Q. What was your favorite law school class or professor? Why?
My favorite professor was Professor Palay; I thoroughly enjoyed his “no-nonsense approach” to tort law. He taught me that there was no dawdling during class time, and he kept me on my toes with his Socratic approach. I only managed to have one class with him, but he’s the most memorable, from his demeanor to his bow tie.
My favorite class was Federal Indian Law, which also had a lot to do with the professor. Professor Monette managed to teach an incredibly complex course with centuries of legal history in an abbreviated timeframe. Although there were lengthy reading assignments, they were very poignant and addressed most subject matters affecting native peoples.
Was there a law school experience that was particularly important or meaningful for you?
At UW Law School, I found an amazing community of individuals that led to very meaningful and important experiences. I enjoyed attending the LEO Banquet each year, and fully recognizing the diversity of the law school. Furthermore, I really benefited from the Annual Coming Together of Peoples Conference, which is a student planned, student run conference regarding indigenous law hosted by ILSA.
What did you do for employment during your first and second years of law school?
The summer after my first year, I worked at ShopKo Corporate Headquarters through the Minority Clerkship Program. During my 2L summer, I obtained a judicial clerkship through the Ho-Chunk Nation. Then during the academic school years, I gained private practice experience working for a small boutique law firm in Madison, and a large law firm in Milwaukee.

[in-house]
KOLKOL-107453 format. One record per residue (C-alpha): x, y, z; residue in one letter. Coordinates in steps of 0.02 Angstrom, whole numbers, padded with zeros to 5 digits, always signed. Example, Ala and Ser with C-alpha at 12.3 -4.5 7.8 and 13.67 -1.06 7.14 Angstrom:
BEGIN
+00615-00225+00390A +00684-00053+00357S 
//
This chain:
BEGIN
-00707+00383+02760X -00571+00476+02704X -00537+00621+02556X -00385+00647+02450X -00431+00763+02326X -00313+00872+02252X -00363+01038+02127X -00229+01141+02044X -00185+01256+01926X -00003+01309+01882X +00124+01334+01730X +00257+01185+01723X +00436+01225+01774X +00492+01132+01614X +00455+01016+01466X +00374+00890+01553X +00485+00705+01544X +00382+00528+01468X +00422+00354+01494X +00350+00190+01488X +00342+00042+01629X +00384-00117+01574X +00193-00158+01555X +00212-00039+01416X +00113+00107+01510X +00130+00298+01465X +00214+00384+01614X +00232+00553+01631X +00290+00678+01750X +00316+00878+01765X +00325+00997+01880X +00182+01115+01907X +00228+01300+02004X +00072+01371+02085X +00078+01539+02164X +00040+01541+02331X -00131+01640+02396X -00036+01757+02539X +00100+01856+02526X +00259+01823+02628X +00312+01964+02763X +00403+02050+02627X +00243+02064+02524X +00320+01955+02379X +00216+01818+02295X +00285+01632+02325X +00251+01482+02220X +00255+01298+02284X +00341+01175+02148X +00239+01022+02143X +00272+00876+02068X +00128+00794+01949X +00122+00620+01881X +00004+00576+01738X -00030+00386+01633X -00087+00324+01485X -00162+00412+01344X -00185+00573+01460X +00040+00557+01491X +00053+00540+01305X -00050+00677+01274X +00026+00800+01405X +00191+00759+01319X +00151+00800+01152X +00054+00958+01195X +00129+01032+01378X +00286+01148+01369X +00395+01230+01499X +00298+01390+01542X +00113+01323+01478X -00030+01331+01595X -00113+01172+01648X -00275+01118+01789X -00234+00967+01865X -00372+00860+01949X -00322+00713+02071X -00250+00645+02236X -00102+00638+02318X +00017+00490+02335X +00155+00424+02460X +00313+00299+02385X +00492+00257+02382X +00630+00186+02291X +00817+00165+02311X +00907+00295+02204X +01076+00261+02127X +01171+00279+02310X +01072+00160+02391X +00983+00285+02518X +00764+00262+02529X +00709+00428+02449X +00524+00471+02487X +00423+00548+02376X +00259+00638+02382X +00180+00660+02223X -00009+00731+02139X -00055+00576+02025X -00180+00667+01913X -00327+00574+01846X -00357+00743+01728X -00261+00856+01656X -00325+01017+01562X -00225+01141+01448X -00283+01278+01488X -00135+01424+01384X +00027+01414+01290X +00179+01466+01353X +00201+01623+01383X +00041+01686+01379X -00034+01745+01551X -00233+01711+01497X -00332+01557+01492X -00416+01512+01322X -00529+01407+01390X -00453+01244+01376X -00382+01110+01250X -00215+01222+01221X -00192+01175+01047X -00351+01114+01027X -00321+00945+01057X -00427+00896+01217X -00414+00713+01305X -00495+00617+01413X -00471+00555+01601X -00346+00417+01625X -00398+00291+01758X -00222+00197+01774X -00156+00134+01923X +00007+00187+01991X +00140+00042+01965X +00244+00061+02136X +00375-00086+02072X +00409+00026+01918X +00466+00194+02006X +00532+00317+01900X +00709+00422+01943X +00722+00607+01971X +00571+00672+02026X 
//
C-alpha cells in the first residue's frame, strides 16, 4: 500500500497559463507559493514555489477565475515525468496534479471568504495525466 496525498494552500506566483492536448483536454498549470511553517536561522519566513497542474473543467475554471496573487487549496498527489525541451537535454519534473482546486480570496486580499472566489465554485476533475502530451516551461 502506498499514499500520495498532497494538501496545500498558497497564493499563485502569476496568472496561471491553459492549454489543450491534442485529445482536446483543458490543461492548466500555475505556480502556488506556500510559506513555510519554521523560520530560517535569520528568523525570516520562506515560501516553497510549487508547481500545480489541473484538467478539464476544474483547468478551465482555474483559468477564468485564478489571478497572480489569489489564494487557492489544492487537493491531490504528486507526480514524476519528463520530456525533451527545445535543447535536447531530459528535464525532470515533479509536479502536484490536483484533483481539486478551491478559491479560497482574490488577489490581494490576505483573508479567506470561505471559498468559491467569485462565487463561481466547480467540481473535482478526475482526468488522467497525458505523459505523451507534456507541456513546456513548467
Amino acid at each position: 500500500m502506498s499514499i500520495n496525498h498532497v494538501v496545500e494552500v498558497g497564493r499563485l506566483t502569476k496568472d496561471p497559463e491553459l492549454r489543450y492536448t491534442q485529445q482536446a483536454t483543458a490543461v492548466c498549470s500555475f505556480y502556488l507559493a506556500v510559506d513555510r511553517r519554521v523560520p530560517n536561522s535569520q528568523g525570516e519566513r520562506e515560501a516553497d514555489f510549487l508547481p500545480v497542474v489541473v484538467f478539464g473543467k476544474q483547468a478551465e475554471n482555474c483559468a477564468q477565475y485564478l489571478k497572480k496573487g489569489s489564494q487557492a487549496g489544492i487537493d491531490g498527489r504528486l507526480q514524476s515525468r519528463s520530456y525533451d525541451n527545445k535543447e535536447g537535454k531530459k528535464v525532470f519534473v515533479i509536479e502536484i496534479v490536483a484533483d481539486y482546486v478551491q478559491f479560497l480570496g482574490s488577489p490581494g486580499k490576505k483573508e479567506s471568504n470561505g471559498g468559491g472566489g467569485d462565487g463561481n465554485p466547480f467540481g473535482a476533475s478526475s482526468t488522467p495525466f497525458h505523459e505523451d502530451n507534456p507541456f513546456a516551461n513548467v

There are so many student groups and activities. What advice do you have for an entering student in terms of choosing activities?
Student groups and activities require a lot of work and effort, and you need to have excellent time management skills.
You had your children during law school. How did you manage and what advice do you have for other parents who are considering law school?
During my first semester, I was pregnant with my daughter, Alena, and during my last semester, I was pregnant with my son, John. Everyone at the UW Law School was supportive, including all of the faculty and administration. The old adage, “it takes a village to raise children,” actually embodied my experience at the UW. Through everyone’s support and commitment to my education, I remained committed to my studies and student groups, including the Law School Family Association and the Indigenous Law Students Association.
What did you like best about living in Madison?
Live music. I enjoyed the concerts on the square, opera in the park, music on the terrace.
What advice do you have for someone just starting to consider law school?
You will remain grateful for your education, regardless of whether you become a practicing attorney. The UW Law School essentially taught me a different thinking process.